Meanwhile, at the Mugello track in Italy, Barrichello - driving a red single seater for the last time - and Michael Schumacher will be showing off a pair of F2005s this weekend at the traditional 'Ferrari world finals' event.

Also on track will be a 1975 ex-Niki Lauda 312T, a 1991 Alain Prost F1-91, and Schumacher's 'F2001' single seater.

Red Bull pull another plug
(GMMf1NET -- Oct.20) Now with a second formula one team, energy drink Red Bull - after similarly ending the search for a US-born F1 driver - has also pulled the plug on former F1 driver Eddie Cheever's Indy Racing League team.

The 47-year-old American's squad finished fourteenth (Alex Barron) and fifteenth (Patrick Carpentier) in the IRL season finale in California.

Red Bull, the Austrian energy drink owned by billionaire Dietrich Mateschitz, backed Eddie Cheever (IRL) for four years.

''We wish (Red Bull) all the success in their future endeavors,'' said Cheever, who isn't sure if he'll return to IRL next year, ''and - who knows - perhaps it will make business sense and our paths will cross again.''

JV's goodbye to Sauber, Massa
(GMMf1NET -- Oct.20) Jacques Villeneuve has bid farewell to Peter Sauber and Felipe Massa at the end of a tough F1 return for the French Canadian.

JV, 34, thanked Swiss-German Sauber - who has sold his Hinwil team to BMW - for taking a punt on the 1997 champ.

''Peter gave me the chance to drive in F1 again,'' Villeneuve told his website, ''and I want to thank him for that.

''He is a really passionate guy, he loves racing. He put together a very efficient team with a much a smaller budget than most others (in F1).''

Although it is possible that not everyone at BMW agrees, Jacques thinks his 2006 Sauber contract will be honored. JV reckons the team will 'become a very strong contender' pretty quickly.

''I am excited to be part of that project.''

Jacques also had some kind words for Felipe Massa, his Ferrari-bound Sauber teammate.

Although JV slated the young Brazilian in 2002 for seeming to not even know how to drive 'in a straight line', the Canadian now says Felipe is a 'great guy' and 'very quick' on track.

''I would like to wish him all the best,'' Villeneuve continued. ''I was really happy to work with him this year -- we had a lot of fun together.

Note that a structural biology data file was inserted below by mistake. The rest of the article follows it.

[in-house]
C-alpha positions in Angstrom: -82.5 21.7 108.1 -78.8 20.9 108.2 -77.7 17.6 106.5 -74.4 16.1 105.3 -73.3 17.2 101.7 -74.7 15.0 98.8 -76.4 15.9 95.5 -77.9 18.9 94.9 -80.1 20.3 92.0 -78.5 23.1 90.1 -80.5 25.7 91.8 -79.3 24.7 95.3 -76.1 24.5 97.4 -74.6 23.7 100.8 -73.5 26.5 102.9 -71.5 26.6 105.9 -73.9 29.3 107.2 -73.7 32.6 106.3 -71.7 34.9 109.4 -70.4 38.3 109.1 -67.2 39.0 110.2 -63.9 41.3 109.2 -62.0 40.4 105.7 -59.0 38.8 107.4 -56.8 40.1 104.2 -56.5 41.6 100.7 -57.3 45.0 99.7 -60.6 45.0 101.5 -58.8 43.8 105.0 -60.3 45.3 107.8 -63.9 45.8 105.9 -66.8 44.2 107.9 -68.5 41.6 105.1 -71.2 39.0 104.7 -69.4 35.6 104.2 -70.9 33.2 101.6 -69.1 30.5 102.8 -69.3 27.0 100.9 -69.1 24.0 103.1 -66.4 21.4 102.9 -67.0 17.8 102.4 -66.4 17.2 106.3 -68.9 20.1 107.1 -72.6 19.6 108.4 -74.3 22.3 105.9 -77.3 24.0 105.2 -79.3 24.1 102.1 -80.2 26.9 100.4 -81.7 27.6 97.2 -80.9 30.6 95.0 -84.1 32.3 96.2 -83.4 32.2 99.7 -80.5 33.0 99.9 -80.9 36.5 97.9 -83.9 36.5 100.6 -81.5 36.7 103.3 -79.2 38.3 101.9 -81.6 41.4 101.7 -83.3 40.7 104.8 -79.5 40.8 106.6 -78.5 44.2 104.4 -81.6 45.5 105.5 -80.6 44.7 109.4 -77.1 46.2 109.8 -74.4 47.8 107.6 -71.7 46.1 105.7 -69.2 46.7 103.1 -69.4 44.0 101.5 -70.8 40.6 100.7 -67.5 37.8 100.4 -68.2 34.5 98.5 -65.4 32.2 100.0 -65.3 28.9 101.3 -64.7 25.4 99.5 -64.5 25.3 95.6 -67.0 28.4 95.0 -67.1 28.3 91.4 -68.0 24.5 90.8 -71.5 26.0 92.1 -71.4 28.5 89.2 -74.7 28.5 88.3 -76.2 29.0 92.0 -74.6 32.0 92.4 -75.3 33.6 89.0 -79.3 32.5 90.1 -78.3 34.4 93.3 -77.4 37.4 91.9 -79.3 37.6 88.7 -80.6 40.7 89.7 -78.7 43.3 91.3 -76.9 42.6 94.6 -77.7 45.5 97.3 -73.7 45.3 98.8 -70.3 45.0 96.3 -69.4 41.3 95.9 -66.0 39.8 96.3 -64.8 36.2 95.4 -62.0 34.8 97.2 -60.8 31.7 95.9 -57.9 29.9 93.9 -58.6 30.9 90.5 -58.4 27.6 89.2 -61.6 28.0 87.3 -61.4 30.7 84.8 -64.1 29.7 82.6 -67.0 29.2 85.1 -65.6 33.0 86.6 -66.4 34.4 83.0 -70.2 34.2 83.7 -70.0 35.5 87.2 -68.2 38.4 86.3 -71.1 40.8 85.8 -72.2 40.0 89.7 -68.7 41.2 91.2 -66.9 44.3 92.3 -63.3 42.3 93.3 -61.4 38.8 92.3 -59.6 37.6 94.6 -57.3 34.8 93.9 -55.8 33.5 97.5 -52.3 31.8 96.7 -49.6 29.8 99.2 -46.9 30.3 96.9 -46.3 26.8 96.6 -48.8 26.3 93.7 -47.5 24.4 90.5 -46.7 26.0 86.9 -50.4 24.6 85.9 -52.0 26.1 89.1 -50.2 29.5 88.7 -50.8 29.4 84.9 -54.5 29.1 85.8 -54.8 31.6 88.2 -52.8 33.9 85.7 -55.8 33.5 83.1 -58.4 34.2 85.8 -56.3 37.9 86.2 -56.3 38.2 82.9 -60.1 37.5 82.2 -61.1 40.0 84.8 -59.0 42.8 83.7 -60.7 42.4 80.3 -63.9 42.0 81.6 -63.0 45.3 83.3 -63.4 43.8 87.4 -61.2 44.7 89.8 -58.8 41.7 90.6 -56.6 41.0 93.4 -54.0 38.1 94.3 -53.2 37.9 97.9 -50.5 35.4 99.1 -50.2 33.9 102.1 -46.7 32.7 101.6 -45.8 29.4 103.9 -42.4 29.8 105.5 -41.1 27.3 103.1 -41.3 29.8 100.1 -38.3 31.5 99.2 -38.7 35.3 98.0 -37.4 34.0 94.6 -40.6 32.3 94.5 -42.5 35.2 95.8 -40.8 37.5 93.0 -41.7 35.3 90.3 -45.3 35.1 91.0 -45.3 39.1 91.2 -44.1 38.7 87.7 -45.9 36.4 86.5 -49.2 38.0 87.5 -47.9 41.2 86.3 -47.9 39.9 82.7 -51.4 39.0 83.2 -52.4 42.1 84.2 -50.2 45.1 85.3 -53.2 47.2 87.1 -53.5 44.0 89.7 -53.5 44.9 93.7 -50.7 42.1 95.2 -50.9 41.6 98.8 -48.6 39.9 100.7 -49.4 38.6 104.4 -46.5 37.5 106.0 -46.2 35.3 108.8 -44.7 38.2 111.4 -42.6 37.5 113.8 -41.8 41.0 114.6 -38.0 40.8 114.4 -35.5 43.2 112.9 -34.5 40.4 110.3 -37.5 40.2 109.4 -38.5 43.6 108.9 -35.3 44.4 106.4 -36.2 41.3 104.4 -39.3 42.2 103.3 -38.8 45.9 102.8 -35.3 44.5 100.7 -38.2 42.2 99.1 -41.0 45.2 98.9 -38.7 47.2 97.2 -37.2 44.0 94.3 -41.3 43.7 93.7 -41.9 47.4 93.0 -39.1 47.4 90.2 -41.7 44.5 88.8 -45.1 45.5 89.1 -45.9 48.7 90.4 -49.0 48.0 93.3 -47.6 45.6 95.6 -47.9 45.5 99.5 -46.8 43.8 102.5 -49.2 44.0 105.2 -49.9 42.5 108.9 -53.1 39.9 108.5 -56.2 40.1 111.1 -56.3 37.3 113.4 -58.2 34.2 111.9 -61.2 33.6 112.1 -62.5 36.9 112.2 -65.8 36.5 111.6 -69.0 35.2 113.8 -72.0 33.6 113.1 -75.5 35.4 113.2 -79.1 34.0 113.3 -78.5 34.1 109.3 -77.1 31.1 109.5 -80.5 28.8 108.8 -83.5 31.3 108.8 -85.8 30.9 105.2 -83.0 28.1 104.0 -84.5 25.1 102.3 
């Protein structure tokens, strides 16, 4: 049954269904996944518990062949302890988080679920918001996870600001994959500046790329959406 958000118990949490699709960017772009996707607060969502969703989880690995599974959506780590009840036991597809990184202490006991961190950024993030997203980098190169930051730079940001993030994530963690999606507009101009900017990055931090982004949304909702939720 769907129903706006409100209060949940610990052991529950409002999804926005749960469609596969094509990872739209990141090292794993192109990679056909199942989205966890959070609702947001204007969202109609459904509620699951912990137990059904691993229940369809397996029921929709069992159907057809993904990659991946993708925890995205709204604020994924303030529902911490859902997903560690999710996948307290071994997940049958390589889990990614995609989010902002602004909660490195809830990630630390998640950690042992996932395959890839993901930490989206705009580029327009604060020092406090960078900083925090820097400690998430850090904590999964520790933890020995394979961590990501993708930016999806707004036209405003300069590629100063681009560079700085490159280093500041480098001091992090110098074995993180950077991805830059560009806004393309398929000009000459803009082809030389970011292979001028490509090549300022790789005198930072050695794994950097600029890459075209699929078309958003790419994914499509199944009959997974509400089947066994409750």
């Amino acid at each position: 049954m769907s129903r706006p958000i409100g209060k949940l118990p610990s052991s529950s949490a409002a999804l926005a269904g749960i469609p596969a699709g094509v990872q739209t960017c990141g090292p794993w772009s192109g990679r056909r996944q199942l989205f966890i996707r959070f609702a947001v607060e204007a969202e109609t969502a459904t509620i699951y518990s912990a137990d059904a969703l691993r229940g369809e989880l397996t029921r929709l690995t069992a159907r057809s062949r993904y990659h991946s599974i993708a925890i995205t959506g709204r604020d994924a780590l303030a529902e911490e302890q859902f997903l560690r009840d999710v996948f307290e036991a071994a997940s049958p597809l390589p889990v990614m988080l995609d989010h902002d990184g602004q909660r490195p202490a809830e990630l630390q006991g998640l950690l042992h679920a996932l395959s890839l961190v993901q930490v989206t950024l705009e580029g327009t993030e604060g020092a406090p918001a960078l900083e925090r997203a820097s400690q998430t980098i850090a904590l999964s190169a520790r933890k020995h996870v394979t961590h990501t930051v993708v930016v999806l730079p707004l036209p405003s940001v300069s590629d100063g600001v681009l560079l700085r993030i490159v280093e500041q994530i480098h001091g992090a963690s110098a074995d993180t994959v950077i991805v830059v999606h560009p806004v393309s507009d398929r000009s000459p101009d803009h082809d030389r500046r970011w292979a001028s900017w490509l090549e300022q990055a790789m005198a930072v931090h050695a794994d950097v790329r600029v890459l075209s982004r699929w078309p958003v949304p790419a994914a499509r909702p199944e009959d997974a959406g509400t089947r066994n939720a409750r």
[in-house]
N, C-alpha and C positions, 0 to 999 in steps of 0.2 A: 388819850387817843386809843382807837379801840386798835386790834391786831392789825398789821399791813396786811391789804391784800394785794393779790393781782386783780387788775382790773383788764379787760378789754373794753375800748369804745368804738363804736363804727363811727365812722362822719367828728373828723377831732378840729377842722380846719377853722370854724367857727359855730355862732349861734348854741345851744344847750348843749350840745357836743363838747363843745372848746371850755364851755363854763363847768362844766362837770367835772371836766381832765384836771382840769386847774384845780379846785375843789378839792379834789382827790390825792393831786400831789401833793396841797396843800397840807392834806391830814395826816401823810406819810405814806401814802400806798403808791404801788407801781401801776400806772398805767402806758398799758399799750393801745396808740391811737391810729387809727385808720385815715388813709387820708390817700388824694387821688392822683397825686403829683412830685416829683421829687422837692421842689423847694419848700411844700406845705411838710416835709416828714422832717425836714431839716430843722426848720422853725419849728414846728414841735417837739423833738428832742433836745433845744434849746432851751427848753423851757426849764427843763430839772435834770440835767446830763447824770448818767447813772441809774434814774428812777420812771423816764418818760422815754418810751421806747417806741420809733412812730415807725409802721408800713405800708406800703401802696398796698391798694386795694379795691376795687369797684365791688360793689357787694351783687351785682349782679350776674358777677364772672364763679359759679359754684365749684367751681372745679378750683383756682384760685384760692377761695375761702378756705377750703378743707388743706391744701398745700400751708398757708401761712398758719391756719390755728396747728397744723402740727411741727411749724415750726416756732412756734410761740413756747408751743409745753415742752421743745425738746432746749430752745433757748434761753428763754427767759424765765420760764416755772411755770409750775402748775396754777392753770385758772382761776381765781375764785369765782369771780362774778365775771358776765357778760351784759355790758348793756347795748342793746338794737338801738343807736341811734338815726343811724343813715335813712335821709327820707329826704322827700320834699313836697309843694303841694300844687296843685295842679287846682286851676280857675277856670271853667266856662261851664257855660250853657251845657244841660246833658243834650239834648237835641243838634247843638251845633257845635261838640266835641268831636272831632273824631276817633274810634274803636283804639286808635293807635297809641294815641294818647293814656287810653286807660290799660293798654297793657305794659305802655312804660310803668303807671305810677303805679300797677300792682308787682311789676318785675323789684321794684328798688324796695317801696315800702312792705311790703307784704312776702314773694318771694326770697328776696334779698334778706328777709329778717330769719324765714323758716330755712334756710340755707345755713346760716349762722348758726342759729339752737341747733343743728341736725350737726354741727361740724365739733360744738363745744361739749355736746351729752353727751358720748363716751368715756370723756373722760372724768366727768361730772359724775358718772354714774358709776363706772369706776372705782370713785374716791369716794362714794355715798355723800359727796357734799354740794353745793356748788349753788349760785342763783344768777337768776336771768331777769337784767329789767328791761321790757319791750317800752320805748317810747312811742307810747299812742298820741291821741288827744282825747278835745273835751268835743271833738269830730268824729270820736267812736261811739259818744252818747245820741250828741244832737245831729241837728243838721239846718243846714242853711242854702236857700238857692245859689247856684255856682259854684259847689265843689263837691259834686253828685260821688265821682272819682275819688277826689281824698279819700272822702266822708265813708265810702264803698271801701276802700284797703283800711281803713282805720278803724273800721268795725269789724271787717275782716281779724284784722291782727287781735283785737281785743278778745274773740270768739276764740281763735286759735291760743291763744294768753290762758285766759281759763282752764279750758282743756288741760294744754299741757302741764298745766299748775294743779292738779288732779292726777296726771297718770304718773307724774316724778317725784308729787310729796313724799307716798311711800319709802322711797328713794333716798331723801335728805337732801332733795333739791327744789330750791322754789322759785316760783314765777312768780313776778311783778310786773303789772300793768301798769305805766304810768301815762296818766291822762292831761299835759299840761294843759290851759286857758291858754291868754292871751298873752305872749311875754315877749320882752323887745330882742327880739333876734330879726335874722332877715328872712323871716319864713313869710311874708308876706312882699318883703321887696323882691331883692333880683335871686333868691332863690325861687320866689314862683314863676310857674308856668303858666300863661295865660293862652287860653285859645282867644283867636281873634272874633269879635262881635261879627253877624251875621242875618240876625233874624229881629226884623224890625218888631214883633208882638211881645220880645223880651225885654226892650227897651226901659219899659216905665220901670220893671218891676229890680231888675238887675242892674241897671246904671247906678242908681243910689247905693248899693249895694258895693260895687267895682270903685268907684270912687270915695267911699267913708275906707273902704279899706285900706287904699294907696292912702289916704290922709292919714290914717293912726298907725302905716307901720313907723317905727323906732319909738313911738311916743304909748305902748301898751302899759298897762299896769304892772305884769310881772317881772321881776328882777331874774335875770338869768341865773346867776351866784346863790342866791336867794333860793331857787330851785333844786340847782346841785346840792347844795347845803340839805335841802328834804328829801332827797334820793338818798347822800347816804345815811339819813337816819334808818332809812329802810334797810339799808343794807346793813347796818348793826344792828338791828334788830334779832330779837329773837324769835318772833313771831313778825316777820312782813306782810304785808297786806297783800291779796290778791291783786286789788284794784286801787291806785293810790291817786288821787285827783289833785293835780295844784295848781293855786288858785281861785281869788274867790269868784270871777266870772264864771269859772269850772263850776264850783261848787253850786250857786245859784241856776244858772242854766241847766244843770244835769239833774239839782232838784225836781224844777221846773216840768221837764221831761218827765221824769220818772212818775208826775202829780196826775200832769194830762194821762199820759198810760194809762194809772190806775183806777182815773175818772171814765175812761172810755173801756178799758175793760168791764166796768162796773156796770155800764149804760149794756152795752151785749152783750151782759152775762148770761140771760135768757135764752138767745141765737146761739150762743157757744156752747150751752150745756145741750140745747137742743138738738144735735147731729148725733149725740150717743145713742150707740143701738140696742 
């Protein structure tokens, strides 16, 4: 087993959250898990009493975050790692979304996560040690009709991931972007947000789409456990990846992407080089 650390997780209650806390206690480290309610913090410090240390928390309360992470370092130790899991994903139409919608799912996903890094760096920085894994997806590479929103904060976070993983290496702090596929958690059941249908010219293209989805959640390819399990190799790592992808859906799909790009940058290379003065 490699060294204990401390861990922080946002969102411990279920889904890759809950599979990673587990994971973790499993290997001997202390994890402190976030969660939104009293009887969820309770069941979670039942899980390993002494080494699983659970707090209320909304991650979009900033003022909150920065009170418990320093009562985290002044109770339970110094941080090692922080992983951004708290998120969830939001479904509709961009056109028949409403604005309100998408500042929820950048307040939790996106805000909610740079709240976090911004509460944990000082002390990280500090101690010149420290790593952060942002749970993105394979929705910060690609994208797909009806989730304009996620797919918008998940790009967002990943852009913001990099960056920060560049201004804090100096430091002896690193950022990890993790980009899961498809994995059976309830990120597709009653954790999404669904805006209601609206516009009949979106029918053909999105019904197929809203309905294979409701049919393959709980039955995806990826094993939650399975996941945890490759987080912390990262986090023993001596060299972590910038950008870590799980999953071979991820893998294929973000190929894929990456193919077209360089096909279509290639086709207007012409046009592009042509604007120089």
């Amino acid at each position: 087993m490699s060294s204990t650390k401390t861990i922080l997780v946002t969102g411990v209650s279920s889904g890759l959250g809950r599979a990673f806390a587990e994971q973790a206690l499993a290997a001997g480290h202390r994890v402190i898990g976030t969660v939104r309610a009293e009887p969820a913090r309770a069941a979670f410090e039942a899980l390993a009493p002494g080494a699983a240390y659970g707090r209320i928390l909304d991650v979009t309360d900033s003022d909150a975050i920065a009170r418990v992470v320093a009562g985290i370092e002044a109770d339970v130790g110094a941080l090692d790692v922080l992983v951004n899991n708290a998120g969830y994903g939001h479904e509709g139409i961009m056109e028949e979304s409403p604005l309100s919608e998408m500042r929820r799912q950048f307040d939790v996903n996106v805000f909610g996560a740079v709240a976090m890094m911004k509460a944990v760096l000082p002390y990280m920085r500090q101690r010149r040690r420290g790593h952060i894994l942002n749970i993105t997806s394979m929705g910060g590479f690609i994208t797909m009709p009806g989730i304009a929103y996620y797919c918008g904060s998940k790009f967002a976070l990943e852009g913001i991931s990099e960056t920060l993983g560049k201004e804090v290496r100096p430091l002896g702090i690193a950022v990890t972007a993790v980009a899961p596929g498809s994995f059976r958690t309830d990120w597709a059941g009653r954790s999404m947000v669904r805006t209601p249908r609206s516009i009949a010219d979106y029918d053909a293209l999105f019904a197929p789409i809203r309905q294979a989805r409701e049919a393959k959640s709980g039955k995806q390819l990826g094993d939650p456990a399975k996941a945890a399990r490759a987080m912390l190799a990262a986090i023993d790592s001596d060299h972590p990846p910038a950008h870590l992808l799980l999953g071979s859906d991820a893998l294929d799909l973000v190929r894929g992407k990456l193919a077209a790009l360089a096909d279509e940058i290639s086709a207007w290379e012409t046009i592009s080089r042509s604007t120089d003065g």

''He has invited me to eat some pasta at Ferrari next year!''

JV is currently holidaying in Paris.

Bernie gives F1 '95/100'
(GMMf1NET -- Oct.20) F1 supremo Bernie Ecclestone has given the 2005 season a score of 95/100.

The diminutive Englishman said grand prix racing was docked at least five points when it gave Indianapolis a farcical embarrassment in June.

''I heard a lot of noise and many complaints about that,'' the 74-year-old told Sport Bild.

''But America is like that -- you get sued if you say 'good morning' to someone at 5 past noon.''

More broadly, Bernie is a keen supporter of trying to limit testing but also of kicking out a tire manufacturer. ''If we had a control tire,'' he explained, ''we won't need to do all that testing.''

Ecclestone is also pushing for yet another revision of the points system, after a new format was introduced in 2003.

''There must be a larger incentive for victory,'' he said, referring to the current 10-8-6-5-4-3-2-1 system, as opposed to before when second won just six points.

''At the moment it is possible to become champion without having to win a race.''

Schu will be back - Alonso
(GMMf1NET -- Oct.20) Michael Schumacher might prove a tough rival in years to come, but Fernando Alonso does not want the seven time champ to quit.

24-year-old Alonso, who in 2005 became the first driver in five years to rupture Schumacher's reign, reckons F1 would 'miss' the German star.

''I'm glad I beat him while he's still here,'' Alonso told the Welt am Sonntag newspaper.

The young Spaniard says he respects Schumacher, 36. ''He has been in F1 for fourteen years,'' he marveled, ''his motivation is impressive.

''Then again, winning - succeeding - is addictive, and it drives Michael. I think we have this feeling in common.''

Renault's Alonso would also like to take Schumacher on next year. ''I still think he's the favorite for 2006.''

He explained: ''This year Ferrari struggled, but I don't think they will be that far behind again. I hope (Schumacher) returns, stronger than ever. Anyway, it is harder to defend a championship than it is to win it.

''It is going to be difficult for us to match this perfect season.''

Indian F1 demo delayed
(GMMf1NET -- Oct.20) Narain Karthikeyan's demo-drive in Mumbai has been postponed after the Indian street proved too bumpy for an F1 car.

The Jordan rookie's run along Marine Drive had been scheduled for next Sunday, but the 'Mid-Day' publication said the two-kilometer stretch of road failed to meet the standard set by the local automobile authority (WIAA).

A special grinding machine is presently smoothing out the bumps, and joints in the road are being filled with a compound.

''Even a two-inch bump could send Karthikeyan into the sea,'' WIAA chief Nitin Dossa said.